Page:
An audit by the Australian National University has revealed that the federal system in the country is proving a barrier for gay equality.

The Australian federal government is trailing behind some of its state and territory counterparts, where gay families are accorded the same rights as heterosexual ones.

The inquiry considered the impact of legislative and policy frameworks, as well as social attitudes that affect the rights of gay families in Australia, while measuring the country against other comparable countries.

The audit found that even though being LGB is not a direct hindrance to being successful, there are issues at the legislative level which are unfair and fail to give same-sex families the same recognition.

Sarah Maddison, of the University of New South Wales, who was involved in the study, cited the example of a high court judge, Michael Kirby, whose partner of 38 years is being denied a access to the judge’s pension after Mr Kirby dies, unlike his heterosexual counterparts.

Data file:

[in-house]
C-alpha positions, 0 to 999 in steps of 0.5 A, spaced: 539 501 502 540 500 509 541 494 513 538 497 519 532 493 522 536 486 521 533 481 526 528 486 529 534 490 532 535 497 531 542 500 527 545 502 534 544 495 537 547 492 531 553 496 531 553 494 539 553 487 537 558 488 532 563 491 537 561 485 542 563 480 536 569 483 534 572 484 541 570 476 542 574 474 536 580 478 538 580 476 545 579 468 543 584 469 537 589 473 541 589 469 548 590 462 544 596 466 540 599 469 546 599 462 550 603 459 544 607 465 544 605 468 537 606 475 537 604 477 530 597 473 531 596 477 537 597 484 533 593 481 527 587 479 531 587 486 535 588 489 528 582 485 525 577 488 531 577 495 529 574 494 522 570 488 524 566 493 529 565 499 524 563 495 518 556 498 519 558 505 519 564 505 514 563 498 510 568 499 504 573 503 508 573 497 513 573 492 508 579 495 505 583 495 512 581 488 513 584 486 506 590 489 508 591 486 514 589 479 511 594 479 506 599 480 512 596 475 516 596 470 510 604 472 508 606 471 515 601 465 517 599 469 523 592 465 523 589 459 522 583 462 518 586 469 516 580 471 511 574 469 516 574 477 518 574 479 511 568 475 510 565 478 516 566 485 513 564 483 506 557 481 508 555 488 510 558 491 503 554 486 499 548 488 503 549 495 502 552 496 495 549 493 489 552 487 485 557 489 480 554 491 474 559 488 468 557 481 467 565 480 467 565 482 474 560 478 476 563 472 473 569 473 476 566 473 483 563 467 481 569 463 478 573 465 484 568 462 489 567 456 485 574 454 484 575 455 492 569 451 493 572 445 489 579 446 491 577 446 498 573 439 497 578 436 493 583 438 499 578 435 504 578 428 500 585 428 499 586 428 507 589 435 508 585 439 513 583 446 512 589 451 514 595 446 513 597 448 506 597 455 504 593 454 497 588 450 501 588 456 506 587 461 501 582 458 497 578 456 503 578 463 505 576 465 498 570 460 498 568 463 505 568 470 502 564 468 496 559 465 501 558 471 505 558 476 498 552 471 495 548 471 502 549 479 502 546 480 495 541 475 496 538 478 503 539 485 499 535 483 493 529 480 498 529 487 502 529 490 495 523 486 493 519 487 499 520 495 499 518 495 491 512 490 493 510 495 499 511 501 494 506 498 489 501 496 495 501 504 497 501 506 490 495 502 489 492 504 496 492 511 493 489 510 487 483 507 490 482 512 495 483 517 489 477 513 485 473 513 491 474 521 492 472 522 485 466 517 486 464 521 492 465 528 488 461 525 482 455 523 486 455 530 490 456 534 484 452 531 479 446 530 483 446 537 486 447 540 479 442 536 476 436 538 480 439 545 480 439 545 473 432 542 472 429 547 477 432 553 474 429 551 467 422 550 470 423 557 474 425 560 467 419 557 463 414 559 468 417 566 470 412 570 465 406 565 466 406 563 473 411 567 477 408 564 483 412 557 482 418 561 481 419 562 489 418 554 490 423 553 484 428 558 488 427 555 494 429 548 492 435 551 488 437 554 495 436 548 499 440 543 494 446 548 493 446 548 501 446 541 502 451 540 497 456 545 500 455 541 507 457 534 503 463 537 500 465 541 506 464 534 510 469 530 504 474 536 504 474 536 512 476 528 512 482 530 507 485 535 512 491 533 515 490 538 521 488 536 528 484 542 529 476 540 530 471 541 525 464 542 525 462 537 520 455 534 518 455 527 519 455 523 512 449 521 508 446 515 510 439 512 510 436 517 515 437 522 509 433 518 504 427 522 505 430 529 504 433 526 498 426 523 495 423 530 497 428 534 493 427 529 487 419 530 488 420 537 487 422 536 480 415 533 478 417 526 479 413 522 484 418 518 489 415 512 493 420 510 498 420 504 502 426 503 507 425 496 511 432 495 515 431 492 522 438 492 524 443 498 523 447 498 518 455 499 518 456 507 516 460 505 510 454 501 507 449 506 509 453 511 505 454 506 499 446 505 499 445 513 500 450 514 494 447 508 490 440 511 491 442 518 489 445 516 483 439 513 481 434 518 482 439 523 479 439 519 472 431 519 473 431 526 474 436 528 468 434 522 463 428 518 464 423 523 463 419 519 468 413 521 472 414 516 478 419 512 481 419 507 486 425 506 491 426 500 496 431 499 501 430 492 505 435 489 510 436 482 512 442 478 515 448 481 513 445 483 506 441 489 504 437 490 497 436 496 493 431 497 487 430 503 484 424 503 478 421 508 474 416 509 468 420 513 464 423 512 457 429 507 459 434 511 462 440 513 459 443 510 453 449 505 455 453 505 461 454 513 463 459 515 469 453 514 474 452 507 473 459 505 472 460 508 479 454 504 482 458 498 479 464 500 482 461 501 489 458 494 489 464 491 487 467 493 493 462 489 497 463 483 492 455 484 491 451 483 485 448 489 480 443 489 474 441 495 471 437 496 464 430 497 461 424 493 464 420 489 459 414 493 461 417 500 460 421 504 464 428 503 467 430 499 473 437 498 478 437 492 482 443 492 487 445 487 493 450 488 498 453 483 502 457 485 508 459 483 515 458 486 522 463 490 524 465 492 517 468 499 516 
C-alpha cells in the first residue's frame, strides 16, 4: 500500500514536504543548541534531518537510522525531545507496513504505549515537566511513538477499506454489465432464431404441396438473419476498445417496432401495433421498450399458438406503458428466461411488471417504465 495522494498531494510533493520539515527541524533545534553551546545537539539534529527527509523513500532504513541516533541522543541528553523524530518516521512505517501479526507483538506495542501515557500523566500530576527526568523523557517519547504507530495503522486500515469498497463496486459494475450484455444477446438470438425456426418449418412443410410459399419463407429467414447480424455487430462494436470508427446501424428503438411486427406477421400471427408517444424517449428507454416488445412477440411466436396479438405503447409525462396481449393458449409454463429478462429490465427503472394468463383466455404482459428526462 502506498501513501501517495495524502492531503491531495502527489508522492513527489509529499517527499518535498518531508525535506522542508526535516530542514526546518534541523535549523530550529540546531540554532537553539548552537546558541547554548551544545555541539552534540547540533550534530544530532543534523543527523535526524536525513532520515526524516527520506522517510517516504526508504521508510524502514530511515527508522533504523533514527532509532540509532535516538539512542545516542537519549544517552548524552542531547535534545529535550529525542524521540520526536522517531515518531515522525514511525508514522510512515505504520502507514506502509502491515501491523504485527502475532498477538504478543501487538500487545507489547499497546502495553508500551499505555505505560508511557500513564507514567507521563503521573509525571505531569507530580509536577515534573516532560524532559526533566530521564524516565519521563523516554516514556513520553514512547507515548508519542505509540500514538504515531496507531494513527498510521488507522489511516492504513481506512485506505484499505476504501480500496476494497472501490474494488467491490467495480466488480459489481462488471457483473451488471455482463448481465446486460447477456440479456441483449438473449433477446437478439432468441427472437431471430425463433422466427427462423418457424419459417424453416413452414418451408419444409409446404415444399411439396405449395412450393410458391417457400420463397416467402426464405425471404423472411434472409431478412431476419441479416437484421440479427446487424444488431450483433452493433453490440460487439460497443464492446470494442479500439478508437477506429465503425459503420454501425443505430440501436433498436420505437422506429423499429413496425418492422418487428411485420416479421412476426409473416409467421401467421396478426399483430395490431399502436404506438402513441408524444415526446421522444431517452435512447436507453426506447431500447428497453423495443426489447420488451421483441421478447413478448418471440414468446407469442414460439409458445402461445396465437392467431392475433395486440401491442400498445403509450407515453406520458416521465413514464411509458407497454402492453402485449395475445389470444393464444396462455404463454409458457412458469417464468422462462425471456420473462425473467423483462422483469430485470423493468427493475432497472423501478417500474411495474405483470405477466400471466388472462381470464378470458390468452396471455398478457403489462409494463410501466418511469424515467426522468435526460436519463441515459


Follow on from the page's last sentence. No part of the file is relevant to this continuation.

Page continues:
“These laws cover a wide range of fundamental entitlements, including carer’s leave to look after a sick partner, access to the Medicare, superannuation and workers’ compensation death benefits for the same-sex partners of federal government employees,” Ms Maddison told The Age.

Mr Kirby, one of Australia’s most respected judges, was told by the Australian Attorney General that the new pension plan arrangements for spouses currently being discussed will not extend to same-sex partners.

This means that non-heterosexual families do not have the same federal protection in areas such as inheritance, child support, contact and parental authority.

LGB couples are denied some basic financial and work-related entitlements.

According to a similar report from the Australian Human Rights and Equal Opportunity Commission (HREOC), there are as many as 58 federal laws which fail to tally and cost LGB family the rights that heterosexual families take for granted.

Human Rights commissioner Graeme Innes said the HREOC provided further evidence of the need to change legislation which discriminated homosexuals.

The federal govenment have promised to consider the issue before the general election later this year.